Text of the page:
Almost 25 years after the message on safe sex as a defence against Aids was conceived there are signs that it is getting through to the youth of Africa.
The number of young people infected with HIV has fallen by a quarter in 12 of the 25 worst-affected countries in the world, and is on a downward trend in four others, the joint United Nations programme on Aids reported today.
It is 15-24 year olds who are leading the “prevention revolution”, it says, by waiting longer to become sexually active, having fewer multiple partners and increasingly using condoms.
However, doubt was cast on the upbeat message by researchers yesterday. In South Africa, a 60 per cent reduction in HIV infections among women aged 15-24 between 2002-5 and 2005-8, reported in the journal Public Library of Science (PLoS) last month, has been criticised for its poor methodology, untested assumptions and for producing misleading results.
UNAIDs says in its latest “Outlook” report that there were 33.4 million people living with HIV worldwide in 2008, of whom 2.7 million became infected that year and 2 million died.
Despite the investment of billions of dollars over the last decade only five million of the 15 million people who need anti-retroviral treatment are currently receiving it.
Further gains against the pandemic could be made by simplifying treatment. UNAIDS calls for the development of a “smarter, better pill” that is less toxic and requires less monitoring which could save costs - currently twice as much as the pills themselves - and lead to expanded coverage. Trreatment with anti-retroviral drugs can cut transmission of the disease by more than 90 per cent.
UNAIDS says treating everyone with the drugs they need could cut new HIV infections by a third, as well as reducing the incidence of tuberculosis and malaria among those carrying HIV.
Offering treatment encourages people to come forward for testing, reducing the risk to others. Michel Sidibe, UNAIDS executive director, said: “For countries to reach their universal access targets and commitments [on anti-retroviral drugs] we must reshape the Aids response. Through innovation we can bring down costs so investments can reach more people.”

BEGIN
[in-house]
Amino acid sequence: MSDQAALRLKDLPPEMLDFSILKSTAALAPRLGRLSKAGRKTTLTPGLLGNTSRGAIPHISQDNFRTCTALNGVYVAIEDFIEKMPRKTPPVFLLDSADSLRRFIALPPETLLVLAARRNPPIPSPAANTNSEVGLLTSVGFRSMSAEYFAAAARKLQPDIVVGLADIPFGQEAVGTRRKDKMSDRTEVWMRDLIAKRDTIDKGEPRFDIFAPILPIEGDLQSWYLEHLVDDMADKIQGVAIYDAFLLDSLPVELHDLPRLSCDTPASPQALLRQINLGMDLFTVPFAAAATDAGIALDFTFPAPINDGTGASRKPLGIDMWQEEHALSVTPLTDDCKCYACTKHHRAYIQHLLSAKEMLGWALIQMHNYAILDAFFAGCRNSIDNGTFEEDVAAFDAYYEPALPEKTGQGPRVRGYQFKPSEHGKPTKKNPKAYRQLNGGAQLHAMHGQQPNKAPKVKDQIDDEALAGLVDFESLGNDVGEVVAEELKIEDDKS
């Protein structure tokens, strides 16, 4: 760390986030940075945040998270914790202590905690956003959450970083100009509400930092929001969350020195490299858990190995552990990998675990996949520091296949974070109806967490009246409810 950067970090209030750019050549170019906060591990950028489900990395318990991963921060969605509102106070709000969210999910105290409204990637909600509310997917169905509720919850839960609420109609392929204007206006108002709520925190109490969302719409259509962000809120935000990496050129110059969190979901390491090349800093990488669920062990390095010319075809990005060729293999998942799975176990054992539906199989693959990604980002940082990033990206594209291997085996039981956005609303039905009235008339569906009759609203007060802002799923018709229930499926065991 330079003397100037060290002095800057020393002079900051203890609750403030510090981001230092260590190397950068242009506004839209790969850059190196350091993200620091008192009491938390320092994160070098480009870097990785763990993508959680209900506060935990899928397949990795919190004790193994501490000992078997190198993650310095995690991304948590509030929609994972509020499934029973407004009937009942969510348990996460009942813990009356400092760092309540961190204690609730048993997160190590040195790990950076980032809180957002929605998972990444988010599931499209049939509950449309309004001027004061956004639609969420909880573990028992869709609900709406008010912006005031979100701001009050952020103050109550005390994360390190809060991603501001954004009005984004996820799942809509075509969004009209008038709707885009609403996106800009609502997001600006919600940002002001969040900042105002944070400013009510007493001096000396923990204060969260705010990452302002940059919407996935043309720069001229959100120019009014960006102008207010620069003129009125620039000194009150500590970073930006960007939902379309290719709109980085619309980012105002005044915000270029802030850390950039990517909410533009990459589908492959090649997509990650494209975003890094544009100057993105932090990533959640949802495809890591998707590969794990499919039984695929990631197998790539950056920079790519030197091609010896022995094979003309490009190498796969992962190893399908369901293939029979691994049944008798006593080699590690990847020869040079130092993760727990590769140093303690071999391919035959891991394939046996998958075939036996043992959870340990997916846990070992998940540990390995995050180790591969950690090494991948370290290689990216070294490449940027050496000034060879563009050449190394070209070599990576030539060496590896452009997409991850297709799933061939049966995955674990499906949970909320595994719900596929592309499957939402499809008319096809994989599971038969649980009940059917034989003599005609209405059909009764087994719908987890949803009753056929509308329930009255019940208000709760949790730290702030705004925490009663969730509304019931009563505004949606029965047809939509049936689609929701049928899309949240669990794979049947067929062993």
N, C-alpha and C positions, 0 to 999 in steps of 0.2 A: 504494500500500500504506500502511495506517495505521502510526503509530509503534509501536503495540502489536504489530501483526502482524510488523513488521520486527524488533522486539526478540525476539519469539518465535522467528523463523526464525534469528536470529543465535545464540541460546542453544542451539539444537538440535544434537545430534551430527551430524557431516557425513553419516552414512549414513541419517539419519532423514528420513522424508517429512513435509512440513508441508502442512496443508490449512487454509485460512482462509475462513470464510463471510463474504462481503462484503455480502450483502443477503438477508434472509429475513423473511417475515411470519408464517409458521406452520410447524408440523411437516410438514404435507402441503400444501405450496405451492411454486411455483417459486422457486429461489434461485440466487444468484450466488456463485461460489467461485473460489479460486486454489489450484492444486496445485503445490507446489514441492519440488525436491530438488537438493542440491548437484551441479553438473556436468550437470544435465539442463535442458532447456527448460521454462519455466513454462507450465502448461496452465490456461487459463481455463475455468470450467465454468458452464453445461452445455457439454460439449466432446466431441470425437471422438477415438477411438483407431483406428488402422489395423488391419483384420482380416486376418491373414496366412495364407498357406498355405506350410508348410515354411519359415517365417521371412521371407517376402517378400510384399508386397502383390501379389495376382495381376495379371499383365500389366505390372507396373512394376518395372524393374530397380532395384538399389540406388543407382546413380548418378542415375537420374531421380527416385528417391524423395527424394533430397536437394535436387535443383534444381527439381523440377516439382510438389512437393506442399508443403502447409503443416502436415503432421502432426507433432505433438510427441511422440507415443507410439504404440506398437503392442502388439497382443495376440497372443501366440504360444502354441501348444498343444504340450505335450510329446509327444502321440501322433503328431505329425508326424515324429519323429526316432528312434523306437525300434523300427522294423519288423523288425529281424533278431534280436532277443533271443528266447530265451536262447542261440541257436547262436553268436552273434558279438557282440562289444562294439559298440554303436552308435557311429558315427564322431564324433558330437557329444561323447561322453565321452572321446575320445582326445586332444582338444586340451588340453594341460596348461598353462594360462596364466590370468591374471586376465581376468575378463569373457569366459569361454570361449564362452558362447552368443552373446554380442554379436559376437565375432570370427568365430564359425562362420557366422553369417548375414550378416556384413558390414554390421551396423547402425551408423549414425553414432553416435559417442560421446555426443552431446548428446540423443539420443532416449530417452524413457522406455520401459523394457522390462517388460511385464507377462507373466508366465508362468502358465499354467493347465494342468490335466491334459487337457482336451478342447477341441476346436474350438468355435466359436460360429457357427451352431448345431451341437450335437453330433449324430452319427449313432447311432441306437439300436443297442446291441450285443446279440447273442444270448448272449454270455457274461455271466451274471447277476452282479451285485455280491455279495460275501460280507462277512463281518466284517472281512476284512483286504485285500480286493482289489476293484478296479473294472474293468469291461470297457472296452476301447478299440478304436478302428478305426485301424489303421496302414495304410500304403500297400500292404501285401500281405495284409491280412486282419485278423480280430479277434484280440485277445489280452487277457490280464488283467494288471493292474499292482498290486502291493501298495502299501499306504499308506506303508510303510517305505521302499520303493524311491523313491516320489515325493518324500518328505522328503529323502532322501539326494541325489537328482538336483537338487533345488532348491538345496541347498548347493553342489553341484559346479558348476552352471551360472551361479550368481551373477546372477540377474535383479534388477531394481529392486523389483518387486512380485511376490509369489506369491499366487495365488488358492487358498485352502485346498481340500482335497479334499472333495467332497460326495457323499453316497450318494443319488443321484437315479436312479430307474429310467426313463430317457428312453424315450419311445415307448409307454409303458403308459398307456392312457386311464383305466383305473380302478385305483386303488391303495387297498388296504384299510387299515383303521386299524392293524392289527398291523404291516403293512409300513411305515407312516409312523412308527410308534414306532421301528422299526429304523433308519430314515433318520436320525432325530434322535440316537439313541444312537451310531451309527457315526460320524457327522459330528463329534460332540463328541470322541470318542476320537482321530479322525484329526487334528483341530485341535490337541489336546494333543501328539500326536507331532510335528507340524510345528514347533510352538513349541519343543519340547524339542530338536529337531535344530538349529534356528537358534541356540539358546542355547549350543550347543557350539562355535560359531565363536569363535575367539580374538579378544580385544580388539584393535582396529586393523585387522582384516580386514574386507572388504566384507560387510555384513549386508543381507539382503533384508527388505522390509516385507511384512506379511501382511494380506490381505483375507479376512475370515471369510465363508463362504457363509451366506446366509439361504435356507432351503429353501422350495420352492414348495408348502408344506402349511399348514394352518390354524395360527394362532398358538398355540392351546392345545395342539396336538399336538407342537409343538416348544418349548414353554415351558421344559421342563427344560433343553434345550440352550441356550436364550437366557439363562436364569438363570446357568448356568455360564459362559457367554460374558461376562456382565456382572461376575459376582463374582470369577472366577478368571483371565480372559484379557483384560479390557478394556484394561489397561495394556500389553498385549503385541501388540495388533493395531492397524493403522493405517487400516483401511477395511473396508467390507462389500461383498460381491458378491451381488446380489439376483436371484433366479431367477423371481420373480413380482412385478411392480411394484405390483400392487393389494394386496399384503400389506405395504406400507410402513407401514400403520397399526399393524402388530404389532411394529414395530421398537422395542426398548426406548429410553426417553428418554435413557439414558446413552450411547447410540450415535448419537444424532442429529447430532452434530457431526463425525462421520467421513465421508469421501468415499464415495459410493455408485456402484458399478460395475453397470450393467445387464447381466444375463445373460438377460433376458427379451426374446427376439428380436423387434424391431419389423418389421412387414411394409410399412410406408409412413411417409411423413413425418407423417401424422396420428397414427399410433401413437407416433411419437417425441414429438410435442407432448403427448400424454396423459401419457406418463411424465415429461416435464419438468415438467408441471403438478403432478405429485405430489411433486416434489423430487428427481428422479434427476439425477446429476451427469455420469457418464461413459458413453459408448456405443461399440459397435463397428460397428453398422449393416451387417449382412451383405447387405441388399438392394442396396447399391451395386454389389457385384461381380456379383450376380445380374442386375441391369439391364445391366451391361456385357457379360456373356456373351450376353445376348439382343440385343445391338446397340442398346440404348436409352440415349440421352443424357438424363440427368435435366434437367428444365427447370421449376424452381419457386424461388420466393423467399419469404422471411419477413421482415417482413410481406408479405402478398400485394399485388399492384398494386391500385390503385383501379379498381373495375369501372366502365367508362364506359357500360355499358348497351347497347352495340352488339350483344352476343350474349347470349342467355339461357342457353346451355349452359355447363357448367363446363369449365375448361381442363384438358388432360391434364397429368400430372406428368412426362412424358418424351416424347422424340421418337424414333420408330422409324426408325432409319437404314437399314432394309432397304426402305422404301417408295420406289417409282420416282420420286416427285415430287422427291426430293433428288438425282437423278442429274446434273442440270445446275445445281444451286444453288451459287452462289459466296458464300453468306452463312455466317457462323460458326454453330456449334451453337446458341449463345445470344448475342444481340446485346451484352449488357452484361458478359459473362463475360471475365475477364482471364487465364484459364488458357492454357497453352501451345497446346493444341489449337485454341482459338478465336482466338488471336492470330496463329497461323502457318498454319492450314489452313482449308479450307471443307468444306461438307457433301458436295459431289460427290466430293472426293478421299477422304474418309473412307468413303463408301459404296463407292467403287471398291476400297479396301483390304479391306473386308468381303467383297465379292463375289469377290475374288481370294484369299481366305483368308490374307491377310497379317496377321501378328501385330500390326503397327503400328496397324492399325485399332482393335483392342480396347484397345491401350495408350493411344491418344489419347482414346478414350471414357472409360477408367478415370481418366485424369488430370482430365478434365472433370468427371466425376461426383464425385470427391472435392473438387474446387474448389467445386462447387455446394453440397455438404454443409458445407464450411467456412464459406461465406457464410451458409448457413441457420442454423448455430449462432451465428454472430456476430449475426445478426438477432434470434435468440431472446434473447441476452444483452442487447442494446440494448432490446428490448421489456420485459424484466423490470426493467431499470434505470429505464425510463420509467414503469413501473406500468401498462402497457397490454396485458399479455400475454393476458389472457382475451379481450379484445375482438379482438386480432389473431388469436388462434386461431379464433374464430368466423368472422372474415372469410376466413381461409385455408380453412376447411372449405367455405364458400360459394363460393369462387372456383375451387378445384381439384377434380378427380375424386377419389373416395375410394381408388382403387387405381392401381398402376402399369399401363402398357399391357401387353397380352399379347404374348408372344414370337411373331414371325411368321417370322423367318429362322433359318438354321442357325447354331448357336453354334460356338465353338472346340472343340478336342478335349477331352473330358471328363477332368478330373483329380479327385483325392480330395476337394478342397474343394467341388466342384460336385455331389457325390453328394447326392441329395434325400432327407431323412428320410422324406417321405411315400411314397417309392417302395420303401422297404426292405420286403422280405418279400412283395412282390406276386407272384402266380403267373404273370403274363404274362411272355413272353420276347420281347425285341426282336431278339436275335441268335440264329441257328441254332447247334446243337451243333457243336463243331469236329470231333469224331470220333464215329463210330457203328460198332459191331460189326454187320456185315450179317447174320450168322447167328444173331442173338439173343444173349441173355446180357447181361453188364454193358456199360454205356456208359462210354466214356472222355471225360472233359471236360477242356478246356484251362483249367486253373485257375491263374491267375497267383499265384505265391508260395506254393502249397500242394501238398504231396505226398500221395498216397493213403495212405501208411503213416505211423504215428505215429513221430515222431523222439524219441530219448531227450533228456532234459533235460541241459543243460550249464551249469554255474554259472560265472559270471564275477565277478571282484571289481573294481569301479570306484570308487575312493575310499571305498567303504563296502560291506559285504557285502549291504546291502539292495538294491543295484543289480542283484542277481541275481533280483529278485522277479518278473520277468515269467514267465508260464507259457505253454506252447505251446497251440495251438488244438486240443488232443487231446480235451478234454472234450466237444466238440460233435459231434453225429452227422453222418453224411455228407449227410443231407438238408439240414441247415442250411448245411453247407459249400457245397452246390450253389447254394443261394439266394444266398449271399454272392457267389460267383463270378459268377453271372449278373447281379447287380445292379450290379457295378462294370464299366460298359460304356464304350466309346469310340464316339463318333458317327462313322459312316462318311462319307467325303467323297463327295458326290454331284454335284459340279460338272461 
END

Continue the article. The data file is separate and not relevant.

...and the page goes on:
The report says HIV prevalence declined by 60 per cent in Kenya between 2000 and 2005. In Ethiopia it fell by 47 per cent in urban areas, based on testing pregnant women, and by 29 per cent in rural areas. Malawi, Namibia, Tanzania, Zambia, Zimbabwe and Cote d’Ivoire saw similar falls.
In South Africa, which has the highest number of HIV infected people, there is dispute over whether the disease is in retreat. The household survey by Thomas Rehle of the Human Sciences Research Council in Capetown, South Africa, showing a 60 per cent fall in infections in young women published in PLoS last month received wide publicity and was hailed as showing the country was on course to hit its ambitious target of halving HIV infections overall by 2012.
Till Bärnighausen, epidemiologist at the Africa Centre for Health and Population Studies, University of KwaZulu-Natal, said the findings were based on assumptions about the population, death rates from Aids and effects of treatment, which, if altered, could invalidate the results. Reported condom use had increased but other measures of sexual behaviour such as age of first sex and multiple partners had not.
"There is little evidence from other sources that HIV incidence is coming down [in South Africa]. The 60 per cent claim would be a huge success - we would like to see more evidence to give it plausibility. What could have triggered such a reduction after so long with no change? It is dangerous to make such a strong claim because it could lead to a switch of focus from prevention to treatment or a decision not to increase funding for HIV for a group that still needs a lot of focus. Women report an increase in condom use but it could be women reporting that, not using them. Other measures of behaviour have not changed such as age of sexual debut and the number of women having more than one sexual partner. There is one outstanding report of increased condom use but not much evidence that other sexual risk taking has changed."
Referring to the PloS study, he added: “My strong feeling is that with some changed assumptions, the significance and size of the finding would have disappeared. Many senior colleagues here feel we should write a letter [to the journal] outlining our scientific criticisms vigorously.”Reuse content